Our family is renovating a nineteenth-century home. Demolition and construction occur weekly, if not daily. My husband devotes every Saturday and some weekday evenings to improving the home. I’m grateful he is a skilled builder, who grew up helping his dad construct their beautiful chalet-style home in Vermont.
My construction skills are non-existent. I can swing a hammer, but I’m as likely to hit my fingernail as the actual nail. When we first bought the house, I did some painting alongside my husband, but after the birth of my son, I adopted a more supportive role.
Over four years of renovations have taught my husband and I to enjoy remodeling and to appreciate each other’s roles. Before we could enjoy the process, we had to adjust our habits and expectations. For example, I no longer expect to have a perfect suburban home, and my husband has learned how to work alongside a family.
Also, our division of chores is more traditional than modern: I do the majority of housekeeping so my husband can focus on construction. I don’t require him to clean the toilets, because I recognize that he works very hard elsewhere.
Here are a few other lessons we learned while rebuilding:
1. Be flexible. Anything can happen in home renovation. A rotting floor lurking under the toilet can transform a simple paint job into a major overhaul. Don’t panic. Address each problem as it comes, and trust that the rest will be done in time.
2. Have work-zones and work-free areas. Whenever we begin a new project, we spend a few days rearranging the house so that it is still a comfortable place to live. We need space to be a family, to relax, and not to be surrounded by tools.
3. Be patient. Every project will take longer — much longer — when done by an amateur than a professional. A homeowner may have the same skills and expertise as a professional contractor, but he is not likely to have 40 hours a week to devote to the job. Don’t expect big projects to be completed over a weekend.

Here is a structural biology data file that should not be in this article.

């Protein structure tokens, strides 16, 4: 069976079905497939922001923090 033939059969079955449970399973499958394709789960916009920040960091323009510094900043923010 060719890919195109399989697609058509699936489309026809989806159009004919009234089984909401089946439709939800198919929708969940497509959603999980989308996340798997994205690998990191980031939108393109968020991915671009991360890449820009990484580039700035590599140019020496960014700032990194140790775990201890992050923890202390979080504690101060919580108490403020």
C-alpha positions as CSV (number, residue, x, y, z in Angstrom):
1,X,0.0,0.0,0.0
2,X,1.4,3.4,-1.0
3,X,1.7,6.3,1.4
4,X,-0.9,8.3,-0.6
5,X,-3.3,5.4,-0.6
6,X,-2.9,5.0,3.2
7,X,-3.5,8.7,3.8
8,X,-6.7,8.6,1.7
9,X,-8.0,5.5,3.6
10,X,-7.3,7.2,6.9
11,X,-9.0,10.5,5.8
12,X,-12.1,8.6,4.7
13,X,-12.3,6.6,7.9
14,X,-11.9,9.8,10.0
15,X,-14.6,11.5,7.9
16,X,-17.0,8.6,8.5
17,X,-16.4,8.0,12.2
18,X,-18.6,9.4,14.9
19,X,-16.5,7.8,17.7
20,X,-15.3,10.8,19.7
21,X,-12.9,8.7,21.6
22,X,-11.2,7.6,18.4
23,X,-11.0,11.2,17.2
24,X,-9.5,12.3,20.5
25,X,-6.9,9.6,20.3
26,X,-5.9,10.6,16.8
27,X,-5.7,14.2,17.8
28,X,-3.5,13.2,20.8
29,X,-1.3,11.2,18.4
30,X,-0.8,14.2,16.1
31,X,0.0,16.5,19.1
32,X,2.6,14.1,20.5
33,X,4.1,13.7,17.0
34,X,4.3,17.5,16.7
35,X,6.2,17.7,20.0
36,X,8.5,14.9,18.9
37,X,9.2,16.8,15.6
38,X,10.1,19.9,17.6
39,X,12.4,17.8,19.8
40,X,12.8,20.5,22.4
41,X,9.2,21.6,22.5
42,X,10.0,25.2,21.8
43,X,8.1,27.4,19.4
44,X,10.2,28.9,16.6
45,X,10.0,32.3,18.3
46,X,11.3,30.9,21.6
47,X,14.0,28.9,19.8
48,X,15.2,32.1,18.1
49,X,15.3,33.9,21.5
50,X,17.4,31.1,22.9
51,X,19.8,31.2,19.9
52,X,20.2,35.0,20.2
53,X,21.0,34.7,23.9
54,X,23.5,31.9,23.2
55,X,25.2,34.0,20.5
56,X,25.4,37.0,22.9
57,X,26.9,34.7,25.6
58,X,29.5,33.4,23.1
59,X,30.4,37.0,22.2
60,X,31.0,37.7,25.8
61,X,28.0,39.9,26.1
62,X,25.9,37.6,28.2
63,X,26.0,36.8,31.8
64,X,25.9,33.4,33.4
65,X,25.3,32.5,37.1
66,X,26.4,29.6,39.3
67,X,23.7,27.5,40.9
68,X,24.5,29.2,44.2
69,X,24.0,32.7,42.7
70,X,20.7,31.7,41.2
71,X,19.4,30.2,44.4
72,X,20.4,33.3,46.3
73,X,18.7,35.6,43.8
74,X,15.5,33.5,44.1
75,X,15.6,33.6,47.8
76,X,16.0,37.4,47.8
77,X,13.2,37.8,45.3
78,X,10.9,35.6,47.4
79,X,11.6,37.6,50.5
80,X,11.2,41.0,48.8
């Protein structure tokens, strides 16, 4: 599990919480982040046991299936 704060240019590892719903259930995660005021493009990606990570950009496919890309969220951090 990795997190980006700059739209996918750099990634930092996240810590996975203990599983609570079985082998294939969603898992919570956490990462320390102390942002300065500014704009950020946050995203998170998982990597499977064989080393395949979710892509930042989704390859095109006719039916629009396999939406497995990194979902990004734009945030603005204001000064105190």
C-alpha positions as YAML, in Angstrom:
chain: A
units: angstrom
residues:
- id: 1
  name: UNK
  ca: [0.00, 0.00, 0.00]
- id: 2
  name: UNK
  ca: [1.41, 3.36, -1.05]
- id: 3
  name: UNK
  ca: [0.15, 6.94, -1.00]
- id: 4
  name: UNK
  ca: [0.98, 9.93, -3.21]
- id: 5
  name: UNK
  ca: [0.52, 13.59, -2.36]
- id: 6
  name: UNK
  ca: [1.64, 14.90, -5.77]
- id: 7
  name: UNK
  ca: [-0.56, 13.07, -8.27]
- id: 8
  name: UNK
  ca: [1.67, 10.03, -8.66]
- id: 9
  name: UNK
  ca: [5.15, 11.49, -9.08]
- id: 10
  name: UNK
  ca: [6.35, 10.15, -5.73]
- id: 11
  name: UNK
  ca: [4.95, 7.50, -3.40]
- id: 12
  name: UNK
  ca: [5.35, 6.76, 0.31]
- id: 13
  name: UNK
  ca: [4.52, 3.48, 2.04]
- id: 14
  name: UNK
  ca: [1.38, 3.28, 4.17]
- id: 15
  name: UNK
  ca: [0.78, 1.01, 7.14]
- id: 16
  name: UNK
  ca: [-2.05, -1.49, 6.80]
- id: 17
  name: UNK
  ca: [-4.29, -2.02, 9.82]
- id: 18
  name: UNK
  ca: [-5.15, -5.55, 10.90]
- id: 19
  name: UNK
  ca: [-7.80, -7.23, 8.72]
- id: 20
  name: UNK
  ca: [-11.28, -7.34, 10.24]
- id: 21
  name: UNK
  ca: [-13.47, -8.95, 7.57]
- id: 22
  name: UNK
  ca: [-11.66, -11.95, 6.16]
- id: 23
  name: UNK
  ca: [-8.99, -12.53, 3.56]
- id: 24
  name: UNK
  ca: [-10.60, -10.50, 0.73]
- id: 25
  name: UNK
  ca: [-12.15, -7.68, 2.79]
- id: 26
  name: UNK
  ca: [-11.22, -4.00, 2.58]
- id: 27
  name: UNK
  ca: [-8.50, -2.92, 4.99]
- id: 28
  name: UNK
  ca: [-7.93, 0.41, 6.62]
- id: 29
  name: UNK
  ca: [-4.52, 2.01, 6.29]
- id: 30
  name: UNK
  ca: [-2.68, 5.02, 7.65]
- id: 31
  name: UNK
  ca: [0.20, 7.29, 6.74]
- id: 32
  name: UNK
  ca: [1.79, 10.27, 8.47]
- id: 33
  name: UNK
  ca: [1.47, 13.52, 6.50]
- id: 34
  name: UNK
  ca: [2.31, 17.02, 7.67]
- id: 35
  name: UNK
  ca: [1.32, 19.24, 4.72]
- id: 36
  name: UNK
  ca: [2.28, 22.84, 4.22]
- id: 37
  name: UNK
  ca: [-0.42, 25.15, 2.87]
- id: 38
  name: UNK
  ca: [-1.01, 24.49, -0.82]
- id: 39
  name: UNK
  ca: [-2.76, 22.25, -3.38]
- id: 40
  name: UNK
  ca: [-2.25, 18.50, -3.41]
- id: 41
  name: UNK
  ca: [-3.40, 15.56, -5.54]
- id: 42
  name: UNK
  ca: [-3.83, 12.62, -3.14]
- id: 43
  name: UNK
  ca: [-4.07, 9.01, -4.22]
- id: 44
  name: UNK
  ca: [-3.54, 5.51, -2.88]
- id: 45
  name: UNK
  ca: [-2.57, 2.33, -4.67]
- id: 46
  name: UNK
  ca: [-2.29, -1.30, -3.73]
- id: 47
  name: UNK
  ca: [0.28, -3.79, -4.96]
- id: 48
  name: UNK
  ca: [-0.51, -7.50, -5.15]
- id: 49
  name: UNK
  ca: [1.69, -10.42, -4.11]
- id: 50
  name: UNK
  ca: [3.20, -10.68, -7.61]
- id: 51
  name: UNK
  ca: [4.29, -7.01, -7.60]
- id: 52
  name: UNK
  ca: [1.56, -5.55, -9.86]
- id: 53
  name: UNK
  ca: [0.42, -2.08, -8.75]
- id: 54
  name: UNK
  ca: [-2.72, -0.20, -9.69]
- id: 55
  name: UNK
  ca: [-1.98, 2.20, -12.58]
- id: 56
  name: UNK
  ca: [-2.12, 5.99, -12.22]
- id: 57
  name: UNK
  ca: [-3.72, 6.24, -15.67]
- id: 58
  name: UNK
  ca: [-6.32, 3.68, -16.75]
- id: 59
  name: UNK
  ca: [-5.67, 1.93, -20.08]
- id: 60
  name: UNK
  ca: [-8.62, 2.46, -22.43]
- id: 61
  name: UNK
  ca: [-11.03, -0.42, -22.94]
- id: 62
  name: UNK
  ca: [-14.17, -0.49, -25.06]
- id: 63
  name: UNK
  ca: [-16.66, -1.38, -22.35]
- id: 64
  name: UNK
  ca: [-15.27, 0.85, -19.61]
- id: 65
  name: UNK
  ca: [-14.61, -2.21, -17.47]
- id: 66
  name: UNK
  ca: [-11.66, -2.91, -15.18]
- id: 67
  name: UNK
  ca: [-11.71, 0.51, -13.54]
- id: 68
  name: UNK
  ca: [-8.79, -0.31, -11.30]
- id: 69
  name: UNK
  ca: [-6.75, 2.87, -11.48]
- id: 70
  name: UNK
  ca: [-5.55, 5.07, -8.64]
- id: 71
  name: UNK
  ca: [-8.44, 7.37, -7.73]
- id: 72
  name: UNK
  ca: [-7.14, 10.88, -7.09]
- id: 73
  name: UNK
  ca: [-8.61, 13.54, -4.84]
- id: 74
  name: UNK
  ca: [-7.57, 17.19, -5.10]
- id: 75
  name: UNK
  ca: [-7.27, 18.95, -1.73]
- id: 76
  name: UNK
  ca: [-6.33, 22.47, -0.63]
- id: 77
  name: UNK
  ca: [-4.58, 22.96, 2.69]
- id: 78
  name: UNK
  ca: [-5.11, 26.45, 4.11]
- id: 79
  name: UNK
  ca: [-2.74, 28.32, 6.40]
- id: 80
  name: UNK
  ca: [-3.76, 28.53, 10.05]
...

4. Enjoy the process. Renovating can be enjoyable. I love flipping through design magazines and imagining how we can incorporate various ideas into our home. I dream in colors, fabrics and tile patterns.
To my surprise, I discovered construction process can be as interesting as designing a home. From helping my husband, I have gained a much deeper appreciation for building and design.
Renovation gives us an opportunity to be archaeologists and learn about the history of our home. We can see how one room was divided and later joined with another. We have found an old hearth under layers of flooring, matchboxes tucked into walls, and toy cars lost decades ago.
5. Celebrate your successes. We enjoy hosting a parties to mark a project’s completion (or near completion). Renovating a home can seem like an endless chore. If you don’t mark your progress, you can easily become discouraged.
6. Define your project and set goals. Be realistic in your goals, but also be diligent in completing each project.
7. Set realistic budgets. I think it is wise to budget at least 20% more for a project than you initially expect it to cost.
7. Take breaks. Home renovating is a way of life, but don’t let be your only life. Make time for family and fun, and remember the house will always be with you.
8. Know when to call in the professionals. There are very few projects my husband cannot do; however, even he has hired contractors to cut down trees, replace our roof and tape our dry wall. He could do many of these things himself, but the professional contractors may do them quicker, better, or cheaper. You should probably call a professional if you don’t have the expertise to do a job or if doing the job will take longer than it is worth.